Broadway Review: THE COLLABORATION (Friedman)

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by Kevin Vavasseur on December 25, 2022

in Theater-New York


The Collaboration by Anthony McCarten is much more than, well, a collaboration. This riveting performance produced by Manhattan Theatre Club and currently playing at the Samuel J. Friedman Theater is also a conversation, a trip back in time, an art vs. commerce debate, an in-depth character study, a class war and an education.  From the moment the audience enters the theater and is bombarded with eighties dance hits spun by an onstage DJ to the vibrant mix of still shots and film projections of eighties New York on the walls to the kaleidoscope of motorized party lights shining everywhere – we know we’re not in sanitized, corporatized 2022 New York anymore. Or are we? Because McCarten’s thoughtful, specific and dynamic script makes points and observations about life in the eighties that are just as valid today. In visiting the friendship between Andy Warhol and Jean-Michel Basquiat and their contentious collaboration on an ultimately unsuccessful gallery show – McCarten dramatizes their relationship but also uses them as metonymic symbols for a larger discussion between the differing worlds they inhabit. The result being an ambitious, engaging, gripping production that speaks as much to the heart as to the intellect.

Paul Bettany, Jeremy Pope

In 1984, art gallery owner Bruno Bischofberger maneuvers to bring the art world’s brightest young star Jean-Michel Basquiat together with established art icon Andy Warhol. Warhol’s commercial illustration based work is not as hot as it once was when now faced with the rise of early eighties, neo-expressionism that Basquiat exemplifies. Both are wary of each other – Warhol is unsure of how to deal with the unruly Basquiat and Basquiat sees little reason to work with Warhol because he’s “over”. Bruno persists until the two men finally have a positive-ish meeting in Warhol’s studio and begin to collaborate. Slow going at first but as they try to work together a symbiotic connection develops as they challenge, answer, provoke and roughly complement each other’s lives and creative journeys. Addressing a gamut of topics from why that brush stroke to the nature of existence– the two men develop a dependency of sorts on each other. When the brutal death of one of Basquiat’s close friends at the hands of the NYPD shockingly occurs, their relationship becomes an act of desperate survival from which one or both men may not survive.

Erik Jensen

At the core of The Collaboration are two rock-solid, deeply committed performances by Paul Bettany as Warhol and Jeremy Pope as Basquiat. Both characterizations are as complex as the men in real-life with Pope luxuriating in the laser-sharp yet somewhat opaque persona of Basquiat and Bettany embracing the jet-set aura of a self-hating guy from Pittsburgh. McCarten’s text careens from the micro to the macro in an instant – discussing the minutia of paint choices or well-meaning patrons to unflinching self-examination and self-recrimination. Because the whole play is basically two men in a room painting, McCarten’s creates drama and vigor with the paint of his words – using the wide flat brush of a housepainter in one moment to the slightest detail brush in the next. Bettany and Pope boldly inhabit all the brush strokes that McCarten gives them and deliver compelling performances of whatever size or intensity is called for, at any given moment.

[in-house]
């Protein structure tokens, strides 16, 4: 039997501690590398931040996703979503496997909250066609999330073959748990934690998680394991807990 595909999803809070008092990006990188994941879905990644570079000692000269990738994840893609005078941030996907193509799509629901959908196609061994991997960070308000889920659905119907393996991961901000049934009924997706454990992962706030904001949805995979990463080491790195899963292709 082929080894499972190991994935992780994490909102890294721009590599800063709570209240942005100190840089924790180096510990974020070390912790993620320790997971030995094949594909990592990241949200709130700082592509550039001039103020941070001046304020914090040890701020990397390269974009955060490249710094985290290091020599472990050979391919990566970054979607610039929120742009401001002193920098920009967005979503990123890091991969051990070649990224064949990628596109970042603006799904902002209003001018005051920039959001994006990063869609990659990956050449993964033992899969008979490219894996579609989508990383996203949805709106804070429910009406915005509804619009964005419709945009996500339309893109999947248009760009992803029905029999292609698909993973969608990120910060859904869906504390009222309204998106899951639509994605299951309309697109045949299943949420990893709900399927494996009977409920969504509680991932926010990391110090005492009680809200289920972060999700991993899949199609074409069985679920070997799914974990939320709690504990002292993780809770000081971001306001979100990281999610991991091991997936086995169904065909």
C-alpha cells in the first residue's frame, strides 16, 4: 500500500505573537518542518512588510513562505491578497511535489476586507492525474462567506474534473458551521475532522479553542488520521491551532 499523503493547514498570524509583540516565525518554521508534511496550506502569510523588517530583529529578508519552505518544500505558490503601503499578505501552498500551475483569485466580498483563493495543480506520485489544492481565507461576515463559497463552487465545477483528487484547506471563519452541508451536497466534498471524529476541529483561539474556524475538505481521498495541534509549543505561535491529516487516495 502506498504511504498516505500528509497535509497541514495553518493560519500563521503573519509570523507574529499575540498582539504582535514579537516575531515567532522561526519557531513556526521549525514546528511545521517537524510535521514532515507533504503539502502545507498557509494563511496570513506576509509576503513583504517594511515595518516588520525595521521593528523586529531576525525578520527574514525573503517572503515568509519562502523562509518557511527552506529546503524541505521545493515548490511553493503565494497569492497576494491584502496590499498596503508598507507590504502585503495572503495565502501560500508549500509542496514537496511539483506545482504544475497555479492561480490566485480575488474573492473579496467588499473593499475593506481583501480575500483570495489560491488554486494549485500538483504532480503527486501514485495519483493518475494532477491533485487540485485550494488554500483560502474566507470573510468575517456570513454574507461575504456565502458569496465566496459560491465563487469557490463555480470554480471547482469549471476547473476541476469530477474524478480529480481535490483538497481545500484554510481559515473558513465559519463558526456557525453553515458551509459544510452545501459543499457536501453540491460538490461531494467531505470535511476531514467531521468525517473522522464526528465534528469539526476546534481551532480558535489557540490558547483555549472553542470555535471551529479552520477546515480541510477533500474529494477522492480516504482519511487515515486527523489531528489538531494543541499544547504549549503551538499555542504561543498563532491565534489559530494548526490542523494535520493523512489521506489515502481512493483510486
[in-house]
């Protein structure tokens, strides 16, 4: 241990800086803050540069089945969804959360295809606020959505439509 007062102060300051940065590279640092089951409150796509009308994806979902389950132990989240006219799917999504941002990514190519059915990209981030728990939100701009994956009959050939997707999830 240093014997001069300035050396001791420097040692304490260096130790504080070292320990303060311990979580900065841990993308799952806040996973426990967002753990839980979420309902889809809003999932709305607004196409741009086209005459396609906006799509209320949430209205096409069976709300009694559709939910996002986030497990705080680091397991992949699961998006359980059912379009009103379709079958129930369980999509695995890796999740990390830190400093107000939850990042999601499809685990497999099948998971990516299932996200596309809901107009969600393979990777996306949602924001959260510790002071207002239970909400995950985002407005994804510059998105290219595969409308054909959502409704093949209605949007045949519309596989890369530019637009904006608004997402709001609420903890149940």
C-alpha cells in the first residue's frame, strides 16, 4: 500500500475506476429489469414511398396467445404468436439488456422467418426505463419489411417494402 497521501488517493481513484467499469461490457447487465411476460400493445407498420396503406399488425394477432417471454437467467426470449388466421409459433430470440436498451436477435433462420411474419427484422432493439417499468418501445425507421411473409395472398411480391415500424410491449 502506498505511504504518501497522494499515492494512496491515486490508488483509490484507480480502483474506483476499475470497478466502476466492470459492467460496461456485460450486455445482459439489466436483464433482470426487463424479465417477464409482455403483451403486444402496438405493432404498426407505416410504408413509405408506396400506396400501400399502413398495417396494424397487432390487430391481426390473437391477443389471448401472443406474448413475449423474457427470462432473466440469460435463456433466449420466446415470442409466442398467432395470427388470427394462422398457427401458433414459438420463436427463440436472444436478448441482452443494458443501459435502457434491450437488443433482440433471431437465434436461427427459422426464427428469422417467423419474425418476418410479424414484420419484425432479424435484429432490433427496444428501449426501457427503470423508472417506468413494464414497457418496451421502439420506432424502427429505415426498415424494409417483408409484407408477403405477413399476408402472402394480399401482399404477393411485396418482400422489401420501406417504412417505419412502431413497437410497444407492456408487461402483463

Paul Bettany, Erik Jensen

Though the play does not cover the entire length of the Warhol/Basquiat friendship, McCarten cleverly incorporates elements from real life (Basquiat’s increasing drug use and Warhol’s unending photography) to suggest where each man landed towards the end of their respective existences. Also, Krysta Rodriguez is funny and moving as Basquiat’s ex-girlfriend Maya and Erik Jensen is very effective as Bruno, the caring gallery owner with a constant eye to the bottom line.

Krysta Rodriguez

The play is gorgeously directed by Kwame Kwei-Armah who finds endless movement and shifts of stage picture within Anna Fleischle’s authentic looking studio and loft sets. There are lengthy sequences of over-lapping, fast-paced dialogue that Kwei-Armah orchestrates clearly while keeping the chaos intact. Projection design by Duncan McLean is impressive and helps expand the world onstage to a sense of space above mundane reality. Of special note is an extended sequence where Warhol is videotaping Basquiat while he paints. As Warhol moves about the space, the view from his camera is projected onto surrounding screens. It’s a beautifully staged and shot sequence that goes a bit meta. When Warhol shoots Basquiat from upstage looking down, what the camera sees behind Basquiat is a darkened audience not another loft wall. This brief self-acknowledgement from the play that it’s a representation of real not actually real speaks to both Warhol’s work of finding abstract within reality and Basquiat’s finding reality within the abstract. It’s a subtle but revelatory touch. 

Paul Bettany, Jeremy Pope

The Collaboration is a beautiful production that brings together two men who may initially need each other on some cursory level but eventually develop deep connection and comradeship. It also speaks to the tenuous balance between fame, commerce, art, business and popularity. At a time when more and more people seek fame for fame’s sake, the questions posed by this production couldn’t be more timely. Who knew they could also be art?

Paul Bettany, Jeremy Pope

photo credit © Jeremy Daniel, 2022

The Collaboration
Manhattan Theatre Club
Samuel J. Friedman Theatre, 261 West 47th Street
ends on January 29, 2023 EXTENDED to February 11, 2023
for tickets, call 212-239-6200 or visit Telecharge

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